Post Election Britain: Property Prices for 2020

December 17, 2019

Now that the Conservative party has won the majority what can the property market in Britain expect for 2020 and in particular for London.

 

Its is being predicted that property prices will increase by 2% in 2020 according to a new report by Rightmove. The report cites that pricing power by sellers will be better as a result of due to a lack of choice for buyers.

 

 

Miles Shipside, Rightmove director and housing market analyst :

 

“The greater certainty afforded by a majority government gives an opportunity for a more active spring moving season, with some release of several years of pent-up demand.'

 

“Given the Brexit track record to date, further political twists and turns should not be ruled out, though with a large majority there is a higher possibility of an end to the series of Brexit deadlines, and the prospect of an orderly resolution.

 

“Rightmove measures the prices of 95% of property coming to market, and we predict that buyers and sellers will on average see a 2% rise in those prices by the end of 2020.

 

“While this is over twice the current annual rate of 0.8%, it’s still a relatively marginal increase as it’s a price-sensitive market.”

 

The property market for London appears to be stabilising with the southern regions likely to have an increase of 1%. The number of sales for 2019 decreased by 3% and properties being offered in the market are down 8%.

 

Josef Wasinski, co-founder of Wayhome :

 

“Aspiring homeowners will be waiting to see how their route to homeownership might be impacted by the new government."

 

“A whole host of political issues and challenges face the Prime Minister and high on the agenda should be the homeownership crisis – which is a chronic problem."

 

“The reality for many is that buying a home is only possible with the help of friends and family."

 

“Thousands of reluctant renters will continue to be ignored without radical change from the Conservative party and we welcome any efforts to address this long-standing issue.”

 

For the London property market another prediction is reported by Homes and Property that the springtime could be the best opportunity for buyers and sellers in more than three years as the election gives a better picture of where the market will moving.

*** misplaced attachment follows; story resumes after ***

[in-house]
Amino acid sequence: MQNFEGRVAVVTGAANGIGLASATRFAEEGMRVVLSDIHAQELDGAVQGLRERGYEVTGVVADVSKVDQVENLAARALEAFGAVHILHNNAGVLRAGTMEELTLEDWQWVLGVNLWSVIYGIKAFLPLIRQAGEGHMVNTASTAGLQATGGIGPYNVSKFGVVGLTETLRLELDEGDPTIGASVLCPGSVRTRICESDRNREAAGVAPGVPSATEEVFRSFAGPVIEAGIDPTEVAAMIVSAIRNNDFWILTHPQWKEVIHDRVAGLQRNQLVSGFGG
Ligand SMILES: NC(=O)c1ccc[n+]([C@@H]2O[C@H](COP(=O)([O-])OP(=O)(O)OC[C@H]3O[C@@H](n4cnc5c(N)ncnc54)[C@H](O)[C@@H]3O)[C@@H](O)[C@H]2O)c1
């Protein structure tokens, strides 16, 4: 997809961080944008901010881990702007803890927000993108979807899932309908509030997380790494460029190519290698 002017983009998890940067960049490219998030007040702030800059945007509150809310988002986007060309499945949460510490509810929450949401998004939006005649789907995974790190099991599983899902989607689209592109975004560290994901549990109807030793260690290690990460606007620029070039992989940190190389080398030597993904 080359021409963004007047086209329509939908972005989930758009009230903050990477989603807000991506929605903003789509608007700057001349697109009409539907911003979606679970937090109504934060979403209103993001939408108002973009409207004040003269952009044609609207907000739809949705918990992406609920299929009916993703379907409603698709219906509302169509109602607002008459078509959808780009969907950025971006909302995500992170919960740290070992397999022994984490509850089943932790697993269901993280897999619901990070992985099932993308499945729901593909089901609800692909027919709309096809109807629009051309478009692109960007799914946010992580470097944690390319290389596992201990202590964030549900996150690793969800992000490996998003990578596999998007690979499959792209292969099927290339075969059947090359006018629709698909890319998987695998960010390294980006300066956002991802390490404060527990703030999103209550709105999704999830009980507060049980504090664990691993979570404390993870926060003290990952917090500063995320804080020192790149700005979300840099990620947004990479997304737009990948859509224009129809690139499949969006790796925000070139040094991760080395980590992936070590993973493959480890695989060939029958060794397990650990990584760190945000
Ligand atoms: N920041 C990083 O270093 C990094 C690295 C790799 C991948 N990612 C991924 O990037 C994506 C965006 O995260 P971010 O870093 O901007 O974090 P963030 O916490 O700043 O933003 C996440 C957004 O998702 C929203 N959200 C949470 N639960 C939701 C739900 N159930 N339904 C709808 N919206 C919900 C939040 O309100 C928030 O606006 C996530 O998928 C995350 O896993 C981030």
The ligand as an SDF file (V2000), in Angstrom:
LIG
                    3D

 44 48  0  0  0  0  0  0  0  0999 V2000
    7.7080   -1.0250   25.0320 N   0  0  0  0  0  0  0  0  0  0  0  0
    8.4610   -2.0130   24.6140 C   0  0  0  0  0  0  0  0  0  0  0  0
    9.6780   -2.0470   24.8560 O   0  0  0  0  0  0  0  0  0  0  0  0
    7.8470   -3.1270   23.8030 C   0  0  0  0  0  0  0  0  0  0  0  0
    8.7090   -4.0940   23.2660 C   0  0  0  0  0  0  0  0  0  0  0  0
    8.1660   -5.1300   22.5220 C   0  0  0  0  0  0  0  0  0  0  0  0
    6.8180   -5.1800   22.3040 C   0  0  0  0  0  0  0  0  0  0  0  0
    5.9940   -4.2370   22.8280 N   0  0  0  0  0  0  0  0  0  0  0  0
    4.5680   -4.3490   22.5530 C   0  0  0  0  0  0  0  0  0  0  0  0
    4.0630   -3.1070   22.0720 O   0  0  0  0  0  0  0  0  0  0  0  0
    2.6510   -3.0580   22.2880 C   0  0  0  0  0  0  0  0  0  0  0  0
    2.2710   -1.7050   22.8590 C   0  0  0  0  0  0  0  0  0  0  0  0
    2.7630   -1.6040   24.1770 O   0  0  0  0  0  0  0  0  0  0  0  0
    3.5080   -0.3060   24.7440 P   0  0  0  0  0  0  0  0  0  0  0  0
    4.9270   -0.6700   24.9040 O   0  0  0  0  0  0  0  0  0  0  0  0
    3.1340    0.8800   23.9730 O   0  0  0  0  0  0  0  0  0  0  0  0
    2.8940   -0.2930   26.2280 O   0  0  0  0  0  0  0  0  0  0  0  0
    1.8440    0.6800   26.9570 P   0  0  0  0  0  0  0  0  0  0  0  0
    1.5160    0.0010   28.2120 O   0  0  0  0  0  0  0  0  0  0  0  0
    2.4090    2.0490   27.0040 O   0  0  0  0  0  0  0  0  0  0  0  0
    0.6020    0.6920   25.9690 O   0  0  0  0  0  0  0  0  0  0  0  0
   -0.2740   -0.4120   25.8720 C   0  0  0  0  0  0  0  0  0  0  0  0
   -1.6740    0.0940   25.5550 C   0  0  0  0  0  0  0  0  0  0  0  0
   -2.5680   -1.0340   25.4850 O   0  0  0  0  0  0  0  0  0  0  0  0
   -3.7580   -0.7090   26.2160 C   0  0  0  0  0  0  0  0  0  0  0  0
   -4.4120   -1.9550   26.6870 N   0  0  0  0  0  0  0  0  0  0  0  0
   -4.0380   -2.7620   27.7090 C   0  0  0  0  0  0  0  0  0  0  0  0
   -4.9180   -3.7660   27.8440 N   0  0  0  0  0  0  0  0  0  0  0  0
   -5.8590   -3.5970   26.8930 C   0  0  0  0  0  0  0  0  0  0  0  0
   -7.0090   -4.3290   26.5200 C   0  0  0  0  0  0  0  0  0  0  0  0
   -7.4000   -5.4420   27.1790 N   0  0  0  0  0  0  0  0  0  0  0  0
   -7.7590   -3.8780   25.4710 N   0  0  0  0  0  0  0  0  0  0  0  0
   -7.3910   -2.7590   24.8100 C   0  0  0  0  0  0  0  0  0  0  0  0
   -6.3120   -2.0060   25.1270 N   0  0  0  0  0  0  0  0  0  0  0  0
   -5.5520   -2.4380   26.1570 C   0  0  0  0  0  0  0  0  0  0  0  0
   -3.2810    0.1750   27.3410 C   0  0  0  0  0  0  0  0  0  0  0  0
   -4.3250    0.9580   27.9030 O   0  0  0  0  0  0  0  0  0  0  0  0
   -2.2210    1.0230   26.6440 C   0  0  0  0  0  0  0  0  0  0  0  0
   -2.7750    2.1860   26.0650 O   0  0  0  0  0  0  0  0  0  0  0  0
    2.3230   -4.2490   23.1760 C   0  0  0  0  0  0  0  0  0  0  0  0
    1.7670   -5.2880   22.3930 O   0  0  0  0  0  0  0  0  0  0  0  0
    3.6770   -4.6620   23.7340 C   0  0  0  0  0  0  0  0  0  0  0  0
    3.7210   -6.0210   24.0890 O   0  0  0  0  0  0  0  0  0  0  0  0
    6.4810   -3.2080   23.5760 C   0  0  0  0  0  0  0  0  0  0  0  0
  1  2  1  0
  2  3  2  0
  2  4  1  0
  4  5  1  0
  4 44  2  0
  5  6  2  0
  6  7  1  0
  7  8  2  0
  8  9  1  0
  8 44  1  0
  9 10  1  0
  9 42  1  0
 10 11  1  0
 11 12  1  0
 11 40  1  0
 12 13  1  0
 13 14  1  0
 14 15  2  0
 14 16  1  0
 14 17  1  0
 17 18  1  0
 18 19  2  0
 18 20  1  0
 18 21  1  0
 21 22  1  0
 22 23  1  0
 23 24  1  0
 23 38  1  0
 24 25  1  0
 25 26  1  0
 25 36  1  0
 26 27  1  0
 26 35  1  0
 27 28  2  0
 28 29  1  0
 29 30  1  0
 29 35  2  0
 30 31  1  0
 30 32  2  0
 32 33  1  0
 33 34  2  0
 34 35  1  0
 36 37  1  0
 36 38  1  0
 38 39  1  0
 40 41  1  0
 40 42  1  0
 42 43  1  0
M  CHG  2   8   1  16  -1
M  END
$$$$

The average home price in London is now at £600,000 in the final Rightmove house index for 2019, a decrease of half of a percentage point for the year and sales are beginning to increase.

 

Rightmoves' Miles Shipside reports that even before the election a 'bottoming out' for the London market had been underway:

 

“There is now more political certainty which creates a window of opportunity for the release of some pent-up demand in the spring, and for some limited upward price momentum."

 

“London’s challenging market is not just around Brexit, however, with punitive taxes and large price rises leading to stretched affordability also being major drags over the past few years.”

 

Guy Gittins, managing director of Chestertons in Homes and Property:

 

“If there’s one thing that slows the property market more than anything, it’s uncertainty and two big uncertainties have been removed - we will have a Conservative government for the next five years and we will be leaving the EU, with or without a deal.”

 

Liam Bailey, global head of research of Knight Frank warns:

 

“Supply is likely to rise as political uncertainty recedes and private and public spending stimulate the UK economy."

 

“This will put downward pressure on prices. However, some vendors may expect a bounce in prices, which may create a stand-off between buyers and sellers as the market re-prices.”

 

As for the end of year for 2019 Homes and Property reports:

 

"As 2019 draws to a close around a third of boroughs will end the year with annual home price increases, led by Tower Hamlets, where asking prices rose by 1.9 per cent according to Rightmove, and Barnet, Merton and Sutton, all up 1.3 per cent."

 

"The majority of boroughs, however, are ending the year cheaper than they began it. The worst fall was seen in Brent, down 4.2 per cent, while Hammersmith & Fulham and Kensington & Chelsea saw falls of 3.6 per cent and 3.3 per cent respectively."

 

 

 

 

 

 

 

 

 

 

 

 

 

 

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